Murder For Fun and Profit

No, I’m not promoting a hit-person service. I refer to the well-worn adage concerning self-editing, a topic that surfaces as often as its familial admonition:  murder your darlings. Credit to Sir Arthur Quiller-Couch for the oft-repeated advice.

In certain types of speculative fiction, the advice applies as well in a different, more literal sense.  We build evil characters and kill them off, always remembering, of course, that a villain is the hero of his own story. Even in the foulest character, there should be aspects that you empathize with. Something that makes you, the writer, and you, the reader care. And then…Blam! Squish!

Or, in demonstrating the extent of evil your beloved villain is capable of, you might show the threat to your protagonist, or his girlfriend/her boyfriend/husband/wife/dog by first having him (you) murder one or two lesser characters. Would anyone care, if they didn’t first care for the characters? No. So you create someone to love, and then…

I created a character in a novel and had her killed off. But I’d grown so attached to her, I rewrote so that she hadn’t really died. She walked through the rest of the story like a zombie with nothing to add except her presence. Guess what. She had to die a second time. I had to murder her twice. Better off dead, poor woman.

So I should have learned, right? But no. In the same book, I did it again with a major character. I and my characters loved him too much to let him go. In the end, he had to, though. Tough decision, but putting them both back into their graves made the story stronger.

But first I had to see, clearly, that my love for them added nothing to the tale, and, in fact, lessened its impact.

A post by another of our writers, T.J., recently reminded me of an aspect of this, be it in storytelling or in self-editing. It was a post on editing, but something I learned in gardening and landscaping grabbed me from reading her post.


In creating and maintaining a good landscape (which we do with words when we write), you have to cultivate ruthlessness. If a plant isn’t performing or has overgrown its space (poor planning on the gardener’s part), you can’t coddle it, or spend your life pruning it to a shape that fits but that isn’t right for the plant. You’ve got to dig it up, plant it somewhere else (in writing, I keep folders for “outtakes”) or just dump the poor thing.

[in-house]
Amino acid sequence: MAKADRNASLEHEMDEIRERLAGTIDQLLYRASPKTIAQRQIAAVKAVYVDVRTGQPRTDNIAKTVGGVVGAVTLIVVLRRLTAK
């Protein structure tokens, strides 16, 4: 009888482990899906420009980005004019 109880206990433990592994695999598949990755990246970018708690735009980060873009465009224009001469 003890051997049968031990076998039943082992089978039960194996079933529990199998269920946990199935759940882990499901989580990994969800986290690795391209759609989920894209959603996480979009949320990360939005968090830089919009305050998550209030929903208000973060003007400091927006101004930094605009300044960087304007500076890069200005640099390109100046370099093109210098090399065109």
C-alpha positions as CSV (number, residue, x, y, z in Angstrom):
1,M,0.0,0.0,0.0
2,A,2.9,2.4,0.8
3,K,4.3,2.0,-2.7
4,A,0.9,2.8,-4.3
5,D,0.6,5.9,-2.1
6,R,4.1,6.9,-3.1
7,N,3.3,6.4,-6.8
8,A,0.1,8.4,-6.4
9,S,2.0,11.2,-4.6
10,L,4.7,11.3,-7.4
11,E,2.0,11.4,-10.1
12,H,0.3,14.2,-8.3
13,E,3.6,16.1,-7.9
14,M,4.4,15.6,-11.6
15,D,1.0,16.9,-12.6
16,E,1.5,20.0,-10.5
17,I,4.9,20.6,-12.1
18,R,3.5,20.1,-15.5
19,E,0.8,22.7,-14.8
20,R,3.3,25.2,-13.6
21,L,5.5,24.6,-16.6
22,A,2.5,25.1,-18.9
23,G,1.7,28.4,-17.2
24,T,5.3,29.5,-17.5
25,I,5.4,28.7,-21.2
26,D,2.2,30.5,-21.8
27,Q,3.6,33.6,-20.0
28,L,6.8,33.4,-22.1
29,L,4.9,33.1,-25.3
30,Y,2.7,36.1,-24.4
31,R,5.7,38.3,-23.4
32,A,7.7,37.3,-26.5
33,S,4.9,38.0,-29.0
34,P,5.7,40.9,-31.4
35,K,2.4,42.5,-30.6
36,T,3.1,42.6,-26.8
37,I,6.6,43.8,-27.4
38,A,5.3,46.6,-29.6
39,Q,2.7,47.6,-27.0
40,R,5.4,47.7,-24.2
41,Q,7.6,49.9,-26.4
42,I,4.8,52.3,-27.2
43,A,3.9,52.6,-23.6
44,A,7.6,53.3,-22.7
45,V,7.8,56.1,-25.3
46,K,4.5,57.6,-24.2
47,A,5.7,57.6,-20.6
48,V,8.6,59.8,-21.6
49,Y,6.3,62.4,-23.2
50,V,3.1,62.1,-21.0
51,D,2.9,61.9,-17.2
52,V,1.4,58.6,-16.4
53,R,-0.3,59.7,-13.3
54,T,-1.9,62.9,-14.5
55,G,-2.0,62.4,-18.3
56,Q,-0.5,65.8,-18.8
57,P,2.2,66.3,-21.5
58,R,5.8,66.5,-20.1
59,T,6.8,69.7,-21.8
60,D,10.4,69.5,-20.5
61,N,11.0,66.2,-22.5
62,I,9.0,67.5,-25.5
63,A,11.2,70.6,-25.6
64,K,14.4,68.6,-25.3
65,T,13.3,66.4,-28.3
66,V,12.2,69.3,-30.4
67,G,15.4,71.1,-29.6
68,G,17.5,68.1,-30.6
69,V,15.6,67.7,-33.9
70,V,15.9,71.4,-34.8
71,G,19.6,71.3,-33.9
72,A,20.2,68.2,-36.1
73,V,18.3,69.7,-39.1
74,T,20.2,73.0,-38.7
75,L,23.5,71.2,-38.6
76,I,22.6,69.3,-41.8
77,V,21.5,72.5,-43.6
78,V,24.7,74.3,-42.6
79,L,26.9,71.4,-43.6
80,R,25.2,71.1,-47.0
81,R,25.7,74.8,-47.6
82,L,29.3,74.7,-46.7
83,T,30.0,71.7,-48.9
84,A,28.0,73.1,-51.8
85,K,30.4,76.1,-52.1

People are going to spend more time and closer attention to your writing than your garden, so taking out (or moving) anything that doesn’t work is critical. Not timidly. Ruthlessly (as in cutting too many –ly adverbs.)

In the first pass, this isn’t so difficult. We cut huge chunks of absolutely brilliant prose with self-satisfaction. We didn’t need a page to describe the room. We didn’t even need a long paragraph. Ah, there now. I feel so much better, and so virtuous.

It’s that second or third pass. The fine-tuning. Everyone edits differently, but we all get to a place where we have to make some really hard decisions. A few lines that have held on. A short scene that is so tight and well-written. (Or a character or two who didn’t want to be dead.)

Oh, murder most foul!

Kill the suckers! No mercy. And if you did your job and made them characters (yes, even your bad guys), or scenes, paragraphs, even phrases that you and we love (or love to hate), it’s that much harder to do. And that much more rewarding to have done it, when you step back and view the finished work.

And there’s the fun. The satisfaction of doing the hard work. The profit? Not royalties (wonderful as they may be.) It’s how the work profits from our merciless killing sprees. And how we, as writers, profit in honing our craft, sharpening our eyes and the skill with which we deploy the sharp blade of the delete key.

It’s what we do, after all. Build worlds, people them, and then torment, torture, sometimes destroy. Our craft requires us to do it regularly. With vigor. With precision.

So, fellow hit-persons. Garrote? Scalpel? Other than great CPs and beta readers, what are your most useful tools and techniques?


8 thoughts on “Murder For Fun and Profit

  1. E.F. Jace says: